To do Shakespeare or not to do Shakespeare? That was the question for Ellen Burstyn.

At 84, the Oscar winner thought she might never have the chance to perform the words of the Bard, especially since there are few good Shakespearean parts for “women of a certain age,” she says. She had forgotten about the male roles.

“That’s where the really good stuff is,” Burstyn says.

It was John Doyle, director of Bay Street Theater’s production of “As You Like It,” who thought of Burstyn as Jaques, the melancholy noble in the play which runs through Sept. 3 in Sag Harbor. The show, which takes place during the Depression, also features jazz music by Williston Park-raised composer Stephen Schwartz.

Burstyn recently chatted by phone from Manhattan about tackling Shakespeare and highlights of her six-decade career.

How are you playing Jaques differently than the way the character has traditionally been portrayed?

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I’m not really playing it as a man because I don’t feel I have the voice to play a man. But I’m playing a woman who is playing a man. It’s set in the 1930s, and it was just as Marlene Dietrich wore a man’s suit [in the movie “Morocco”]. . . . I looked her up and she was called the Queen of Androgyny, and I thought, that’s what I want to go for, an androgynous nature, a woman who chooses to live the life of a man because it’s freer.

The show is certainly being staged creatively. Was that 1930s setting one of the things that appealed to you about the show?

That’s what John does. There’s wonderful music written by Stephen Schwartz but using Shakespeare’s words as lyrics. And it’s really directed like a musical. I’m not a singer or dancer, but Jaques is a melancholy character, so it’s all right for me to not be one of the singers.

Since you haven’t done Shakespeare before, was it a challenge understanding the language?

I love poetry so I’m very familiar with iambic pentameter, so it was easy enough for me to adjust to that. But then, of course, there are lots of words that Shakespeare uses that aren’t in use anymore, and I had to look up an awful lot of those. John recommended the Arden edition of “As You Like It” that is wonderful and has many, many footnotes, and you can refer to them to find out what he meant with each line. Then it’s just a question of acting it in a way that hopefully the audience understands. I think the meaning of the lines can be communicated in the playing even though the meaning of the words are different.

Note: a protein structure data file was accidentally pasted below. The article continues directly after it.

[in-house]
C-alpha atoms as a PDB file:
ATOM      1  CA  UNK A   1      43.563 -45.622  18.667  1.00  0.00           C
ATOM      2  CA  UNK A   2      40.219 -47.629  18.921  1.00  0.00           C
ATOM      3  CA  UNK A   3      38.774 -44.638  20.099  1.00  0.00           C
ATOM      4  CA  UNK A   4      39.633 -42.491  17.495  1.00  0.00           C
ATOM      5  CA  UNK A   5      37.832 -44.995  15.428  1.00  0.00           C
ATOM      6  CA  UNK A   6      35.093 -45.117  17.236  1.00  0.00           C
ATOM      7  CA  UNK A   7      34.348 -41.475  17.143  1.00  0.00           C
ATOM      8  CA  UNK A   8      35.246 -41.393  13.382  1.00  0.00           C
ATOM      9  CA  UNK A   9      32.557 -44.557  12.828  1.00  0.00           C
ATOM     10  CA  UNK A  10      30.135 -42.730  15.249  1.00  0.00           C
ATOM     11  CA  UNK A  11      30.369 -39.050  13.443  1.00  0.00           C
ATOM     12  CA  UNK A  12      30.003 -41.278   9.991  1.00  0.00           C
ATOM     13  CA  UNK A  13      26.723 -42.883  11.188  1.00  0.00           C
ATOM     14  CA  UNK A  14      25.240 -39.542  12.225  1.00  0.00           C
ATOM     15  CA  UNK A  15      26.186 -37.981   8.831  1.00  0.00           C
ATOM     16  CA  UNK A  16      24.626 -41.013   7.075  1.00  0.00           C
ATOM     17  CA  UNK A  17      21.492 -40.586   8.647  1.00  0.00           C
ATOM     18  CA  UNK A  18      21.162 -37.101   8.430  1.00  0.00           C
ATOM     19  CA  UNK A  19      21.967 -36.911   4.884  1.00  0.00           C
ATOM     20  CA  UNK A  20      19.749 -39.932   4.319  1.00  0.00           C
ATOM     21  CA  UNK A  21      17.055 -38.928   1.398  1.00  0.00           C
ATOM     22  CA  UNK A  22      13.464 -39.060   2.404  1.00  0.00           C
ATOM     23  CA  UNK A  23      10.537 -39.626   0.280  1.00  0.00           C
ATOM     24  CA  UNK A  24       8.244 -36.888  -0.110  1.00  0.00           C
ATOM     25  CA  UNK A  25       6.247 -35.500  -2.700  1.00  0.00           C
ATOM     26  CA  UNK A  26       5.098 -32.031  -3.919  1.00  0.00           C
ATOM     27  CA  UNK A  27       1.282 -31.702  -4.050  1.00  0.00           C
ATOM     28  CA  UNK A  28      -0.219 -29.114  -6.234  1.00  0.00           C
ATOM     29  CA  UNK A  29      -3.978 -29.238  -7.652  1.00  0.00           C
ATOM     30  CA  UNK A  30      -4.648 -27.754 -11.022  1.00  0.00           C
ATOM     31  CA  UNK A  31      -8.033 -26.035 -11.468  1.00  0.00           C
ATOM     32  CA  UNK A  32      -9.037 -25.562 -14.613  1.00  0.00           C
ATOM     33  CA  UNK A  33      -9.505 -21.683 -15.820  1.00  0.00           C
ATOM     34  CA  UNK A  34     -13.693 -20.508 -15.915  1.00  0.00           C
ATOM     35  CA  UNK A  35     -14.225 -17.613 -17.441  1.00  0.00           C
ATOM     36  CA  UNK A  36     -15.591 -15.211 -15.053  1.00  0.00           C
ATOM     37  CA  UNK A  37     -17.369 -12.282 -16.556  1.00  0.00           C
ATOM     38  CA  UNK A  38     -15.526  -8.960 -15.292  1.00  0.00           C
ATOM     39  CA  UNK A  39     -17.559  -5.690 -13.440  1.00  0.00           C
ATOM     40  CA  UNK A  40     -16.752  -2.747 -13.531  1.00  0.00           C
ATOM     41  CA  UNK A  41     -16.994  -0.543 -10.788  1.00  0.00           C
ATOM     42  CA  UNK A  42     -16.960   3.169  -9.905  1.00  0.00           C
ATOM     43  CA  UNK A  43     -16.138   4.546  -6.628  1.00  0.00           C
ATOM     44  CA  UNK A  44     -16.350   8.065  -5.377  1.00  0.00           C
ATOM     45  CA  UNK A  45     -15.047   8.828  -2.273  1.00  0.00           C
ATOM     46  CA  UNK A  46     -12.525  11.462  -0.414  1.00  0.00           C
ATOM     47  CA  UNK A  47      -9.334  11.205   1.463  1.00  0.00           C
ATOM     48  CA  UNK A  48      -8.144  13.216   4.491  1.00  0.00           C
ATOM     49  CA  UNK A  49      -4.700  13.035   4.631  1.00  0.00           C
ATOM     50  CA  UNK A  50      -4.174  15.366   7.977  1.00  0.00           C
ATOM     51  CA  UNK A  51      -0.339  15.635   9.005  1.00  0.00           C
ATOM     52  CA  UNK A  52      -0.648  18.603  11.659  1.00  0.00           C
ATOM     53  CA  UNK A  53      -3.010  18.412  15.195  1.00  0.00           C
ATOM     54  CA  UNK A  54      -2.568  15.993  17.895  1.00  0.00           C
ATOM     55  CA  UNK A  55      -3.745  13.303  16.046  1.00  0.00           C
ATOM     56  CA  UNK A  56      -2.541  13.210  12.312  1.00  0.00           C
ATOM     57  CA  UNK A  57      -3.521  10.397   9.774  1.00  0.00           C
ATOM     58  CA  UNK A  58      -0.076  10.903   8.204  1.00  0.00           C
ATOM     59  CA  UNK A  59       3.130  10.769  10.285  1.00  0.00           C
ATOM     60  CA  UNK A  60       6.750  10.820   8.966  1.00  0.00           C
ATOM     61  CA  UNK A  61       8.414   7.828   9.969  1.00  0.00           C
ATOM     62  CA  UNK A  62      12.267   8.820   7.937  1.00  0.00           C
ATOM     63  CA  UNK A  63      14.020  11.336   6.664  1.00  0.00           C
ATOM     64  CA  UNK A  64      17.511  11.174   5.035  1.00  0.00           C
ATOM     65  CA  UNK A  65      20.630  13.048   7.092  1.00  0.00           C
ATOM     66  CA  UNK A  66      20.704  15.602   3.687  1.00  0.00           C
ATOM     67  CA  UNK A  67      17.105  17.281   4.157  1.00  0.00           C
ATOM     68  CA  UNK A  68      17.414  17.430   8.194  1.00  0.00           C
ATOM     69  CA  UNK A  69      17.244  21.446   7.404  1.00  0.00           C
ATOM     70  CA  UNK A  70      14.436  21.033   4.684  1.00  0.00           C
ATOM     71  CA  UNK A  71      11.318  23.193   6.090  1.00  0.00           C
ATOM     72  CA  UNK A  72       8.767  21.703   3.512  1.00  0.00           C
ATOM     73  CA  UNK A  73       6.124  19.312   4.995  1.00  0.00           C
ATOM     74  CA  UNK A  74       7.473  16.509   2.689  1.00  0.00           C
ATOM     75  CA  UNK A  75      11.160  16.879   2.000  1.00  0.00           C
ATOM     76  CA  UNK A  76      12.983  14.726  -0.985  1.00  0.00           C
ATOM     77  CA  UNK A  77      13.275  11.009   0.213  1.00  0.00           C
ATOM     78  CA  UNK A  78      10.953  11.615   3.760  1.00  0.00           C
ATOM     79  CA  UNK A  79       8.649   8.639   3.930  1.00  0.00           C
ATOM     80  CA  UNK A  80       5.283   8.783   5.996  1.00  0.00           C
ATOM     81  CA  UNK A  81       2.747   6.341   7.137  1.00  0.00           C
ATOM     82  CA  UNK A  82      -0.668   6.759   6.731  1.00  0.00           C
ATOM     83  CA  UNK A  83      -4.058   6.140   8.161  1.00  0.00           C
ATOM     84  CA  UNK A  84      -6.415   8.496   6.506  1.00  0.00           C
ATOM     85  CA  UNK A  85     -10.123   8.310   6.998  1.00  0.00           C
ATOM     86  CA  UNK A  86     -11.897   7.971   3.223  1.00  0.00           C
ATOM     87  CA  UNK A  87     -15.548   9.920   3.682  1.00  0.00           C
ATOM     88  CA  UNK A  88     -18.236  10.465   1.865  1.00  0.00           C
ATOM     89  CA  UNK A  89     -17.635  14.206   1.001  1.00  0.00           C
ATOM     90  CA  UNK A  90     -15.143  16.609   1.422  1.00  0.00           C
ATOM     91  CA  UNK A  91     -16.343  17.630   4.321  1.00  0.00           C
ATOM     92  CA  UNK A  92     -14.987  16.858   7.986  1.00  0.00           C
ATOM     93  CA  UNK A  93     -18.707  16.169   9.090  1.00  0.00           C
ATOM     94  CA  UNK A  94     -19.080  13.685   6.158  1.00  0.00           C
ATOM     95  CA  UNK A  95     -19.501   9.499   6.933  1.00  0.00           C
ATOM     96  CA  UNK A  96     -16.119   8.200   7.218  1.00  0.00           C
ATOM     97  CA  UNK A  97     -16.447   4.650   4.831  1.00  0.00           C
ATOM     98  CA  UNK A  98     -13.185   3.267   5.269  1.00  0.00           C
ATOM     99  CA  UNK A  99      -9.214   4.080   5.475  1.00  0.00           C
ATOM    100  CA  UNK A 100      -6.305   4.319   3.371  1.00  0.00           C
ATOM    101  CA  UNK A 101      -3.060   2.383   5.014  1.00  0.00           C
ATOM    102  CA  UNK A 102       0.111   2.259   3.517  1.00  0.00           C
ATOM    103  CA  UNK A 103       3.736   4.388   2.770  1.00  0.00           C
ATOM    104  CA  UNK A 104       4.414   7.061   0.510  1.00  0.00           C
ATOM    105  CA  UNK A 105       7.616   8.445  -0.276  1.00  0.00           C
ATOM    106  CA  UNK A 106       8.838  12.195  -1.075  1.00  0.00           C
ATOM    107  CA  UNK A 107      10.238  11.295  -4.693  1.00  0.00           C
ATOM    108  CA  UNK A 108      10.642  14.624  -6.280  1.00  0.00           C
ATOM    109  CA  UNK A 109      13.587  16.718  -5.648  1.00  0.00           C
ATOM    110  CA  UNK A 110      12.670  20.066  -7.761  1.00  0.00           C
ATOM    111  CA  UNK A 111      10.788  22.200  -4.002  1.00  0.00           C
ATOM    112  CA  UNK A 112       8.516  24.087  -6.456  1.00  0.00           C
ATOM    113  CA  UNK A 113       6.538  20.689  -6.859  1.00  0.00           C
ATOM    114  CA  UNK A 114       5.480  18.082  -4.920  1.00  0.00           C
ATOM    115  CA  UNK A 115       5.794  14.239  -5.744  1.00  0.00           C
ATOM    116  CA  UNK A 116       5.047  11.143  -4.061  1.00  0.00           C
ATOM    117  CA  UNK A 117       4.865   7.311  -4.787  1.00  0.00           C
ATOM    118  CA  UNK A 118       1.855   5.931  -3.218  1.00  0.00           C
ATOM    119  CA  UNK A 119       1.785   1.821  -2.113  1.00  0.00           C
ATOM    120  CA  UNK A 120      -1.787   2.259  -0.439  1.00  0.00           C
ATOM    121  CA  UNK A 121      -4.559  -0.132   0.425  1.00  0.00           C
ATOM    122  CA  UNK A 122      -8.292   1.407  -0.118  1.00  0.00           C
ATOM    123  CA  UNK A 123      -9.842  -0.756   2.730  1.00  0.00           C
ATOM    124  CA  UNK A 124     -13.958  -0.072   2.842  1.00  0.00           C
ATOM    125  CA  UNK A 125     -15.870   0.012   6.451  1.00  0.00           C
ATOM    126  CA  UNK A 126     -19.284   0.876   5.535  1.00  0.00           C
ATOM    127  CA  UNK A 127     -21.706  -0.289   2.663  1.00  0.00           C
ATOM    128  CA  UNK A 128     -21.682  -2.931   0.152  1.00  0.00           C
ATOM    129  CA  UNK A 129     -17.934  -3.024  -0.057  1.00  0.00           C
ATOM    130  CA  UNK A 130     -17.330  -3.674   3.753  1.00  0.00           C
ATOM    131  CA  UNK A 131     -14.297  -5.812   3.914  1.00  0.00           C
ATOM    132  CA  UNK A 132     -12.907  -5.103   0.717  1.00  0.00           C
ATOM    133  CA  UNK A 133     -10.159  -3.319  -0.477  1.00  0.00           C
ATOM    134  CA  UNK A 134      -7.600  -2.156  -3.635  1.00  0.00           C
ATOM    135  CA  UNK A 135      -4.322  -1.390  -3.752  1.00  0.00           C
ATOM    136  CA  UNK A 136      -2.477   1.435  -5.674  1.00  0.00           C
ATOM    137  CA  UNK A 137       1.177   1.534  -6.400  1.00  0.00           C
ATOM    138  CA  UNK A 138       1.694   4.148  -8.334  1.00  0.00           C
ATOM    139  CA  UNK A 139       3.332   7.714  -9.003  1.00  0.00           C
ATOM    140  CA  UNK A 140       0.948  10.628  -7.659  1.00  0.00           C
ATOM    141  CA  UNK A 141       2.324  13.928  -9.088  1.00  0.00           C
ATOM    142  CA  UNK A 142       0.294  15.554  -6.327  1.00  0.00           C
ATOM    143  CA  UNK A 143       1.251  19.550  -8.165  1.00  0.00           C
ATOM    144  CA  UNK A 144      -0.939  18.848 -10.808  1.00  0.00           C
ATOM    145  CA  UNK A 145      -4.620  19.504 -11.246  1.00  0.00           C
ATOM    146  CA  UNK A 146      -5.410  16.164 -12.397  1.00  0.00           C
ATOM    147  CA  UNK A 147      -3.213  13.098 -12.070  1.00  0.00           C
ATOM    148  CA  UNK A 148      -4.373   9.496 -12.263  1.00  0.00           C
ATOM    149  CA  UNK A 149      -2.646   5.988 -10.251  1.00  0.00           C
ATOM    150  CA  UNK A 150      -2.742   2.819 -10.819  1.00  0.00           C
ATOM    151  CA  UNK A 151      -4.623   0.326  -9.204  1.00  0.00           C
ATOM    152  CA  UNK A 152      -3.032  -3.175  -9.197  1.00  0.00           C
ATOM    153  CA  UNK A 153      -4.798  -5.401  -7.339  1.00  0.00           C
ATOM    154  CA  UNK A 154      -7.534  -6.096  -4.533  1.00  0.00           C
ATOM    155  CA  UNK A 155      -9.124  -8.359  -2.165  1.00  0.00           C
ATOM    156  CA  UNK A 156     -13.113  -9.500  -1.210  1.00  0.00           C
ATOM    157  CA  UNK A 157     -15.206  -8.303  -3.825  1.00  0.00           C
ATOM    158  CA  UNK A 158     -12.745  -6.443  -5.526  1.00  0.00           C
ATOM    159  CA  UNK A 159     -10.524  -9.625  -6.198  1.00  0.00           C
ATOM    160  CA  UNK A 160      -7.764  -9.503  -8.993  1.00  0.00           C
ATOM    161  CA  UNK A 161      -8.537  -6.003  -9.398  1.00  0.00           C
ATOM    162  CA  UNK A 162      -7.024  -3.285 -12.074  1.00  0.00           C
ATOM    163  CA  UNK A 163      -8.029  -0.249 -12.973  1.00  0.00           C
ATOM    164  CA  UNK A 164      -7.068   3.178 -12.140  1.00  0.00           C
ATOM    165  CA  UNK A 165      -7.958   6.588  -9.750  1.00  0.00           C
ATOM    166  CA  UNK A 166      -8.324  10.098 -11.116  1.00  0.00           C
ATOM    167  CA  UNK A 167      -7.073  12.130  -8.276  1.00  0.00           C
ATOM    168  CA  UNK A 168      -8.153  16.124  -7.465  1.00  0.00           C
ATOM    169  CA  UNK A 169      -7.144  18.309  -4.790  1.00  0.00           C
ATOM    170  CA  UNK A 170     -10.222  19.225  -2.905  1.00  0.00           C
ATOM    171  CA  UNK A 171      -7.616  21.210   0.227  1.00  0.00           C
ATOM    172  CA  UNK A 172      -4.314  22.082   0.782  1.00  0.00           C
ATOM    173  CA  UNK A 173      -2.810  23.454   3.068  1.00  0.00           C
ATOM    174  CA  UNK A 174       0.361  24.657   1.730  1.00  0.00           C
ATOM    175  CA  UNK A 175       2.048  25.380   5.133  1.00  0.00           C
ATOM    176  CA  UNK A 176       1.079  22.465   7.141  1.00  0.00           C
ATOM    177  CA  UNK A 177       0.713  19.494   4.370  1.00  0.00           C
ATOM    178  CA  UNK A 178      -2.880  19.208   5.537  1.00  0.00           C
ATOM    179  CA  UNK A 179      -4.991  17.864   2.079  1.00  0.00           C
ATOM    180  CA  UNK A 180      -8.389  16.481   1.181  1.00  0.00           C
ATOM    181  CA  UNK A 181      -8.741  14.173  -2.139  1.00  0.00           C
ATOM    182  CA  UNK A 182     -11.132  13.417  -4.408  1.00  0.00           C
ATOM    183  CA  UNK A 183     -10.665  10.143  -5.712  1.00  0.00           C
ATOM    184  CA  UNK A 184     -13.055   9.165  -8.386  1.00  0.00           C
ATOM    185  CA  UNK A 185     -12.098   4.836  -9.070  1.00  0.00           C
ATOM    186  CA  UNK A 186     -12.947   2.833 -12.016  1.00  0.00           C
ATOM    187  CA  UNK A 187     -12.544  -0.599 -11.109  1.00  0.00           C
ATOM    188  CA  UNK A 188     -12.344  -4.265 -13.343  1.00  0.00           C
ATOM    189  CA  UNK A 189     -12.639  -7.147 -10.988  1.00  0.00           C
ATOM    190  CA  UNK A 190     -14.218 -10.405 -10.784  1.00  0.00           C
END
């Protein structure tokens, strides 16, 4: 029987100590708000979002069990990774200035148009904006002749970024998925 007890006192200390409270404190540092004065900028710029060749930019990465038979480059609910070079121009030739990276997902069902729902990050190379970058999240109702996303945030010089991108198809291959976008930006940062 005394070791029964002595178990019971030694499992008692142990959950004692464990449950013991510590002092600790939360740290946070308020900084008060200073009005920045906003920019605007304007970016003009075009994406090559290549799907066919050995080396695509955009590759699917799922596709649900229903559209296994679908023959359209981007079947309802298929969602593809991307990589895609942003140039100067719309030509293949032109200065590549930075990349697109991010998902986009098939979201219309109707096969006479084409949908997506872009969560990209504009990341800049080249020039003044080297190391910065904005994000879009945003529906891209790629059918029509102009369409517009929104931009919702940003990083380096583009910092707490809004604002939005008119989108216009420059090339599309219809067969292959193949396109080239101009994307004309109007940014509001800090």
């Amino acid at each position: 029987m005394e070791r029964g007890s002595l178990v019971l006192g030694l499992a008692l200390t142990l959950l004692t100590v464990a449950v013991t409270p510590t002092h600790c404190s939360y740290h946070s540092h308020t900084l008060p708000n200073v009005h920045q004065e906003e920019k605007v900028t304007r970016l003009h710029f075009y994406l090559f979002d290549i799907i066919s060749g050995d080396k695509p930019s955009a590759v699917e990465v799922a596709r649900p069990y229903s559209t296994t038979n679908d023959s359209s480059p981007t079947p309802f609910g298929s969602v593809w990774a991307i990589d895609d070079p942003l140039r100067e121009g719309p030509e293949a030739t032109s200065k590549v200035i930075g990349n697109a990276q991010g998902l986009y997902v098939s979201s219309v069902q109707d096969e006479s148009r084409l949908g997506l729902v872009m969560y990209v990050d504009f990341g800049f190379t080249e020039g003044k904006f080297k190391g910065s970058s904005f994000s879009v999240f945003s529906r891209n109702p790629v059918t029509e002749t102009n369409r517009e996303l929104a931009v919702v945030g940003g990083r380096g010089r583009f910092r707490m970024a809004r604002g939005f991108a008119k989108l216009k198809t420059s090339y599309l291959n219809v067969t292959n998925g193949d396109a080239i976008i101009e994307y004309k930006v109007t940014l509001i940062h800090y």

They say it’s hard to find good roles as you get older, yet you recently did “House of Cards” and you seem to work a lot.

More roles are being written for mature women than there used to be. At my age, the field narrows. A lot of my competitors have already left the building, so whatever wonderful roles are left, I get offered them. And I’m thrilled to still be working in my 80s.

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You’ve also worked with so many great people. What was your experience like working with Martin Scorsese on “Alice Doesn’t Live Here Anymore”?

He had only made “Mean Streets” and I actually hired him. I was so impressed with “Mean Streets,” and I had no idea he was going to turn out to be one of the master filmmakers of our time. We had a great time together.

Do you regret that you weren’t there that night to accept your Oscar for “Alice”?

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It would have been nice if I had been able to be there, but I was on Broadway doing “Same Time Next Year,” and I knew to fly out and pick up and Oscar and to fly out and be onstage for the next night I would really be cheating my work. It was one of those moral questions. What do I personally honor, the work or the prize? And if I could stand to live with myself, I had to honor the work.

You’ve won an Oscar, a Tony and two Emmys. Any plans to win a Grammy?

I’ve been nominated, but I still would like to win one. I’ll have to work on that.

Well maybe the musical aspects of this show will inspire you.

Yeah. [Laughs.] I’m hoping to do a recording of poetry, so maybe that will get me closer.